Trauma endures as the leading cause of death worldwide, and most deaths occur in the first 24 hours after initial injury as a result of hemorrhage. Historically, about 90% of battlefield deaths occur before the injured person arrives at a theater hospital, and most are due to noncompressible hemorrhage of the torso. Resuscitative endovascular balloon occlusion of the aorta is an evolving technique to quickly place a balloon into the thoracic or abdominal aorta to efficiently block blood flow to distal circulation. Maneuvers, such as resuscitative endovascular balloon occlusion of the aorta, to control endovascular hemorrhage offer a potential intervention to control noncompressible hemorrhage. This technique can be performed percutaneously or open in prehospital environments to restore hemodynamic functions and serve as a survival bridge until the patient is delivered to a treatment facility for definitive surgical hemostasis. This article describes the indications, complications, and application of resuscitative endovascular balloon occlusion of the aorta to military and civilian aeromedical transport.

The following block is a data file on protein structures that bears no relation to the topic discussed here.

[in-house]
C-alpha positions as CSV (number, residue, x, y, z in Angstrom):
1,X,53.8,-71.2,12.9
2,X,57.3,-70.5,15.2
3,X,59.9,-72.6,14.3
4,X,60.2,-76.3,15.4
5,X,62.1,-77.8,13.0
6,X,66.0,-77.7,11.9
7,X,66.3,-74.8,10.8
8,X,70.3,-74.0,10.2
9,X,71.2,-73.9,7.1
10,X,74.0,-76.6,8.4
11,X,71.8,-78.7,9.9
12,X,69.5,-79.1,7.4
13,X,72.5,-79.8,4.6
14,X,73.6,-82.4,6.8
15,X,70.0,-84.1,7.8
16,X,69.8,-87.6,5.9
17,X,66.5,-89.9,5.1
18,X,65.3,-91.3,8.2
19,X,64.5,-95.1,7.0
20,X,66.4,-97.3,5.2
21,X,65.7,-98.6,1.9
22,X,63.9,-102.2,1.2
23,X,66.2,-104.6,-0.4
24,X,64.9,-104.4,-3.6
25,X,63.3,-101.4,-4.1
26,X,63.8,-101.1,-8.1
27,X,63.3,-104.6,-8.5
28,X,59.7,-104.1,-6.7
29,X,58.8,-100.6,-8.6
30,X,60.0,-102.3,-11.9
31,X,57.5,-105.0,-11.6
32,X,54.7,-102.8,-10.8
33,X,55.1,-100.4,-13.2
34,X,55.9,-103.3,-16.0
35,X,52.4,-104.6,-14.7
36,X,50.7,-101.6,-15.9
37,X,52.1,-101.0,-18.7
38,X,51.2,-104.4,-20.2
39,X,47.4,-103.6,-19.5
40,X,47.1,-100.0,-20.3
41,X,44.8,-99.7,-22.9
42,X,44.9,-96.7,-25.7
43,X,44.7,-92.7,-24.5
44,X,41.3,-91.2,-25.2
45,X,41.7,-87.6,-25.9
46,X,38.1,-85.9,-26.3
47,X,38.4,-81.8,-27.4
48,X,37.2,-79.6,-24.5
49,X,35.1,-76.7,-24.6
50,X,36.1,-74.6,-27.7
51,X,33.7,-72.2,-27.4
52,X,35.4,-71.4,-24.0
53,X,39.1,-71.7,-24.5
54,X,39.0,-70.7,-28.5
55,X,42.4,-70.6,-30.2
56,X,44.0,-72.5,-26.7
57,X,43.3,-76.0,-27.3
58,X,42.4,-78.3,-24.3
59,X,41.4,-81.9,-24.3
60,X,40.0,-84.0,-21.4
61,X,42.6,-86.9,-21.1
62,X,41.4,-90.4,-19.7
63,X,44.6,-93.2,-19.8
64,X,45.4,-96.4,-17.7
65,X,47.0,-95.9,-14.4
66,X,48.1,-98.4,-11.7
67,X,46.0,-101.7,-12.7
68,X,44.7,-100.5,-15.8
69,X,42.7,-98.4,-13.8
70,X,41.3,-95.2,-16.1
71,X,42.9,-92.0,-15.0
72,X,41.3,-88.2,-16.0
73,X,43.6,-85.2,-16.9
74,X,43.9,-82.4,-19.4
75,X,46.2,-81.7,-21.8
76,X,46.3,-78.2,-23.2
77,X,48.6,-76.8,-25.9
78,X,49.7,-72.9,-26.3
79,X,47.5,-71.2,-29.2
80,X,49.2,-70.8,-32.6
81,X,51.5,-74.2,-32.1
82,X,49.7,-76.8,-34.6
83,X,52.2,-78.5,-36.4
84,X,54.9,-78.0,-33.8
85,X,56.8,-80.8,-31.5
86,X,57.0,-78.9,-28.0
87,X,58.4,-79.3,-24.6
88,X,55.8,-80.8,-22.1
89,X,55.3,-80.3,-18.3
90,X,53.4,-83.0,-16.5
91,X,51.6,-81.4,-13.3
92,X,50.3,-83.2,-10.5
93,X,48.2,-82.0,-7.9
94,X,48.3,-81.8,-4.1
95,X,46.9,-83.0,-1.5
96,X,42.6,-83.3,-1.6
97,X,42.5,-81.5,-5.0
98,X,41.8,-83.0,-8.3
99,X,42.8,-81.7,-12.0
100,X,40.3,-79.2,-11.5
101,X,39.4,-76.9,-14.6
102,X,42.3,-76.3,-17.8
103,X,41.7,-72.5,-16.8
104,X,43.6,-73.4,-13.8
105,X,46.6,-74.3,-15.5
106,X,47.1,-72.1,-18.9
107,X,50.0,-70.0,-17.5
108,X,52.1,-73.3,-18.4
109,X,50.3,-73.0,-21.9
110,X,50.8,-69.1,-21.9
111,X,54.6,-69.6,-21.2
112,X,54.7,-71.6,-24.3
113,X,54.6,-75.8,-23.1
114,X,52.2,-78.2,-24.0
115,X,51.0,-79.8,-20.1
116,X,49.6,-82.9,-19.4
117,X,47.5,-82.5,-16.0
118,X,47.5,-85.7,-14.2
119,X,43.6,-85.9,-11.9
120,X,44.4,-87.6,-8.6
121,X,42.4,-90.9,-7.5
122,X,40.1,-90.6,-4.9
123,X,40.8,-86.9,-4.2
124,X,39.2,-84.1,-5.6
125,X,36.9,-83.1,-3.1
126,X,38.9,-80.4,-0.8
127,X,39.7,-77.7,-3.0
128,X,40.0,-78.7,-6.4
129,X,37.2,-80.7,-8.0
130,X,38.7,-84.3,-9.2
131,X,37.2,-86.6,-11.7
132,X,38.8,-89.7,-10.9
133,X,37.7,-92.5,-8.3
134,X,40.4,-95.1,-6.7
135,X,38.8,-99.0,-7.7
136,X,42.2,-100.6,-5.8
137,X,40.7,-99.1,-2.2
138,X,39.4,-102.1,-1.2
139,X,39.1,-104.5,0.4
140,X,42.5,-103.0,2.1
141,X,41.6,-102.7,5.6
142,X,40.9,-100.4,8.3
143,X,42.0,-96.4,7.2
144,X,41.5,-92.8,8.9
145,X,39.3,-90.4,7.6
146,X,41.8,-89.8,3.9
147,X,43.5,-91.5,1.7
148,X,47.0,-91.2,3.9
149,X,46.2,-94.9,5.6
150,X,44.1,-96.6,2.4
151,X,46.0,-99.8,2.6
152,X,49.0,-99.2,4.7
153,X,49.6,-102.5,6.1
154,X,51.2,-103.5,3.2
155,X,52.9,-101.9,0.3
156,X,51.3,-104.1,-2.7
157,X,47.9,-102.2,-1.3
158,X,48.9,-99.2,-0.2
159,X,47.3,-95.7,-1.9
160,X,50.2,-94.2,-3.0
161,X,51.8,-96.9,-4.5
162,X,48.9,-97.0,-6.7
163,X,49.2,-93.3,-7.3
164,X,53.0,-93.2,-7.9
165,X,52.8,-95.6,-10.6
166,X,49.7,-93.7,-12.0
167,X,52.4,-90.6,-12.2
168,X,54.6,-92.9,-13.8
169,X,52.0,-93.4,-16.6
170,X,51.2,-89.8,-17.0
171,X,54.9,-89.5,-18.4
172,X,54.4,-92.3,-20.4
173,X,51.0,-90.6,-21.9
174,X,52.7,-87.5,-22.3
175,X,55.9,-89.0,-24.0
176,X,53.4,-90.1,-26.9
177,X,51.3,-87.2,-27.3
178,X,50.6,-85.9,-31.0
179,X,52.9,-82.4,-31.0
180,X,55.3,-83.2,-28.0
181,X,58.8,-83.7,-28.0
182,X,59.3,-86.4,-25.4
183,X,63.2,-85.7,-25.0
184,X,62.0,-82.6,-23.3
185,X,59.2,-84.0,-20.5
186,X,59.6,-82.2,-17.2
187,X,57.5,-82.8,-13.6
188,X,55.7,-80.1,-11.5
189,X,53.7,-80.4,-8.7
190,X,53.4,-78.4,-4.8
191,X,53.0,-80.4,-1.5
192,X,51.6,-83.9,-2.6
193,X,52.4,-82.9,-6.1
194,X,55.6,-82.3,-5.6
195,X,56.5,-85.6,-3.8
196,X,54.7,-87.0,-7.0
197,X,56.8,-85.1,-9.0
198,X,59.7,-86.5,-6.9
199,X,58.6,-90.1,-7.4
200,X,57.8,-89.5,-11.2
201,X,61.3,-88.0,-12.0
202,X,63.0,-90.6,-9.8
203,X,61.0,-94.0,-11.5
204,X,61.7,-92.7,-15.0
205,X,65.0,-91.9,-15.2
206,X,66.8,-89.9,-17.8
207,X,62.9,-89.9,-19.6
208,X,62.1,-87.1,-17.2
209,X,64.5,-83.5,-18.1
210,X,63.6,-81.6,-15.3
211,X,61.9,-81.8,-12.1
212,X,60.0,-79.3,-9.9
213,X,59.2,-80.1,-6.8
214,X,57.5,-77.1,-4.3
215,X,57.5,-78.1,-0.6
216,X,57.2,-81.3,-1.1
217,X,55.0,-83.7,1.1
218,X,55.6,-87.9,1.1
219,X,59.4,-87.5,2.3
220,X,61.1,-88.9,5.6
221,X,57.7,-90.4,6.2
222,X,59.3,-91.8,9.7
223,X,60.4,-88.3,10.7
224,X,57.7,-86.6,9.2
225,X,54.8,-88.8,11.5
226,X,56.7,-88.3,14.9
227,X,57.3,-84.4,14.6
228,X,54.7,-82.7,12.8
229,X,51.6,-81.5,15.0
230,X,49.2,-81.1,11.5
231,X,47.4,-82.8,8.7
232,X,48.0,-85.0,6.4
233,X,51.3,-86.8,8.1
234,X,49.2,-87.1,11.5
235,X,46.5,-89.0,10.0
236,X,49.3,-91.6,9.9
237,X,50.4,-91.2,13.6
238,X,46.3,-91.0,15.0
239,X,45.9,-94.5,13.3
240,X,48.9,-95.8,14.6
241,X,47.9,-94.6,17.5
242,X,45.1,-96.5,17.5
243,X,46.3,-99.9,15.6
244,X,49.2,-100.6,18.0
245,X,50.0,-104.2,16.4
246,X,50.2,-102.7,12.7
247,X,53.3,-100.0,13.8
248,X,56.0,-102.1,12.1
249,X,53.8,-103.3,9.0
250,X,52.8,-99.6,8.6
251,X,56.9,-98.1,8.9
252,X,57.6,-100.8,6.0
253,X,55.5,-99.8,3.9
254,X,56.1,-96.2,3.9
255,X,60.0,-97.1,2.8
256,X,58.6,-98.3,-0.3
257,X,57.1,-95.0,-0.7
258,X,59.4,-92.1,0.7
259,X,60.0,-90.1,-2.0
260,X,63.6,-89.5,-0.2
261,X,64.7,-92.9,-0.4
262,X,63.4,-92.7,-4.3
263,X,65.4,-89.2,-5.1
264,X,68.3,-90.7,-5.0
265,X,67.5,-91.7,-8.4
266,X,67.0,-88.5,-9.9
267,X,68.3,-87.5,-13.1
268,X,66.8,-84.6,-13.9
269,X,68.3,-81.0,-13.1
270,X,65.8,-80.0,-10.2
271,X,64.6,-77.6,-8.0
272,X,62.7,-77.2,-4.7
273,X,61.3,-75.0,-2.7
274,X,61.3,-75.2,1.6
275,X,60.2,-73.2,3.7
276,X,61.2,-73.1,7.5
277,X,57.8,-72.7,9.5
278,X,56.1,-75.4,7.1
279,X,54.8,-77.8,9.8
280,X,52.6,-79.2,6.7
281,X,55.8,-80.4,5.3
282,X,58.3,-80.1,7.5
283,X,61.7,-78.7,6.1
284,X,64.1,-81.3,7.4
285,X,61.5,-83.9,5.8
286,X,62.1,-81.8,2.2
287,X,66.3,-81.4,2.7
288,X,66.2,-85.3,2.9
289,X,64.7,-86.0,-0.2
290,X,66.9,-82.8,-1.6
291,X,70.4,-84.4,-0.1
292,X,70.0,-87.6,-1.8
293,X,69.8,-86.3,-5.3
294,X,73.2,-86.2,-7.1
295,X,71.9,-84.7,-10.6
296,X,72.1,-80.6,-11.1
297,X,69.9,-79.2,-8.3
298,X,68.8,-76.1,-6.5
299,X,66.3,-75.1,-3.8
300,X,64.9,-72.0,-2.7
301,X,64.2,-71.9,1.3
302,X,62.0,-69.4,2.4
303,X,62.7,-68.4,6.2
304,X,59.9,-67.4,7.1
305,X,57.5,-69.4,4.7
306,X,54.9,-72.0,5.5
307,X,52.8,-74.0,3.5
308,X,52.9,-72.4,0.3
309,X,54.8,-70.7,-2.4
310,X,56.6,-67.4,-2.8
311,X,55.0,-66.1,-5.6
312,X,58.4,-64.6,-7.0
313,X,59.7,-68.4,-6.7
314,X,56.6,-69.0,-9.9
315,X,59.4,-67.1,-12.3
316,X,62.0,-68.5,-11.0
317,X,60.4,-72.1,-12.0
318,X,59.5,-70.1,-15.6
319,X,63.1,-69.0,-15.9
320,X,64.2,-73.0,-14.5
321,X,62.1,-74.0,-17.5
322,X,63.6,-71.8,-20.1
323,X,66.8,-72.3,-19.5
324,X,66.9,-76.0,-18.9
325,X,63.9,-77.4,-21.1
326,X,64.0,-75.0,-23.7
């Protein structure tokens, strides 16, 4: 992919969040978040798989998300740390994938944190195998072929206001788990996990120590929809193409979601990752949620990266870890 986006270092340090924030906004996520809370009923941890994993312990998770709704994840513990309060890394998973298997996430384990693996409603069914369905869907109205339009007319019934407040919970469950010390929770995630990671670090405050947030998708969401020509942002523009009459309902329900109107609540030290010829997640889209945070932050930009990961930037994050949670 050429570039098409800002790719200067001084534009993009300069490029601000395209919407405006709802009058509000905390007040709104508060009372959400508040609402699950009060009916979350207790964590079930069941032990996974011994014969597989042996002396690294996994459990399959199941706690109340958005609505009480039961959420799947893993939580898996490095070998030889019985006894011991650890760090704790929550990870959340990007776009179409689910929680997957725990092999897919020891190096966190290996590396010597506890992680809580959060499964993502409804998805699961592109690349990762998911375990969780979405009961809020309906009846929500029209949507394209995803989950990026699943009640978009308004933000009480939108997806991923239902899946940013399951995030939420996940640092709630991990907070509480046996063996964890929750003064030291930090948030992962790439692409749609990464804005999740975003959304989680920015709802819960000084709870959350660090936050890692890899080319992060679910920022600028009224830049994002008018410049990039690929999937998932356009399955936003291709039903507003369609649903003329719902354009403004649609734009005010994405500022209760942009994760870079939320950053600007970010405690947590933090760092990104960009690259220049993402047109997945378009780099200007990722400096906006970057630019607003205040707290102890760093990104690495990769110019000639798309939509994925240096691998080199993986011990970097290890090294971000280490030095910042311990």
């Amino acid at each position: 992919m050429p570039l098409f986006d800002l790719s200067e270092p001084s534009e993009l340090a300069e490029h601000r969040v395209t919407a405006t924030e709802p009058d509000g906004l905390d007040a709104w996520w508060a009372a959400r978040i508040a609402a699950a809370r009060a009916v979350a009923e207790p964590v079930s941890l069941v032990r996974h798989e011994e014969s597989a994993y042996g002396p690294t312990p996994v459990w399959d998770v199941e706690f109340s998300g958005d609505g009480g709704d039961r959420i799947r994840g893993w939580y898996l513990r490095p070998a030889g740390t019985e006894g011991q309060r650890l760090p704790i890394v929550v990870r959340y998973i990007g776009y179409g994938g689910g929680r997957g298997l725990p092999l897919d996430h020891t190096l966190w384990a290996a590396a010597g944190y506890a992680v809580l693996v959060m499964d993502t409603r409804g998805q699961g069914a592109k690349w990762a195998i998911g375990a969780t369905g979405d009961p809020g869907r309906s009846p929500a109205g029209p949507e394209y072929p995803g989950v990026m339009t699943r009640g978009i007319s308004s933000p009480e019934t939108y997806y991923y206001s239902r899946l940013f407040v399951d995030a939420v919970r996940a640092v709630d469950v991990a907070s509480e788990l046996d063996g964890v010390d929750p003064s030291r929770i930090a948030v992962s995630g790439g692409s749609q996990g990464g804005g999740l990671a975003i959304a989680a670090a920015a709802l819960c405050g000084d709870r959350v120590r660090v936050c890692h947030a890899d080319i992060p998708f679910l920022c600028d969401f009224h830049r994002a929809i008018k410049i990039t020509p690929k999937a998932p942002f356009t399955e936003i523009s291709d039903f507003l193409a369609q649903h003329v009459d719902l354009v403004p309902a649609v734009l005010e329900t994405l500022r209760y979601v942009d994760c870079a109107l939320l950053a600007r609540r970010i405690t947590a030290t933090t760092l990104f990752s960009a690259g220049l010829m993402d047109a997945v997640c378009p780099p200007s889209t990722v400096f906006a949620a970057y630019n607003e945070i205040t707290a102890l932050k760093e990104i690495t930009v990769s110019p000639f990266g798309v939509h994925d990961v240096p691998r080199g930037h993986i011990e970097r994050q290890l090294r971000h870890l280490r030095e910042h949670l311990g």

Resuscitative Endovascular Balloon Occlusion of the Aorta: A Bridge to Flight Survival
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Carl Goforth, Matthew Bradley, Benilani Pineda, Suzanne See, Jason Pasley; Resuscitative Endovascular Balloon Occlusion of the Aorta: A Bridge to Flight Survival. Crit Care Nurse 1 April 2018; 38 (2): 69–75. doi: https://doi.org/10.4037/ccn2018853
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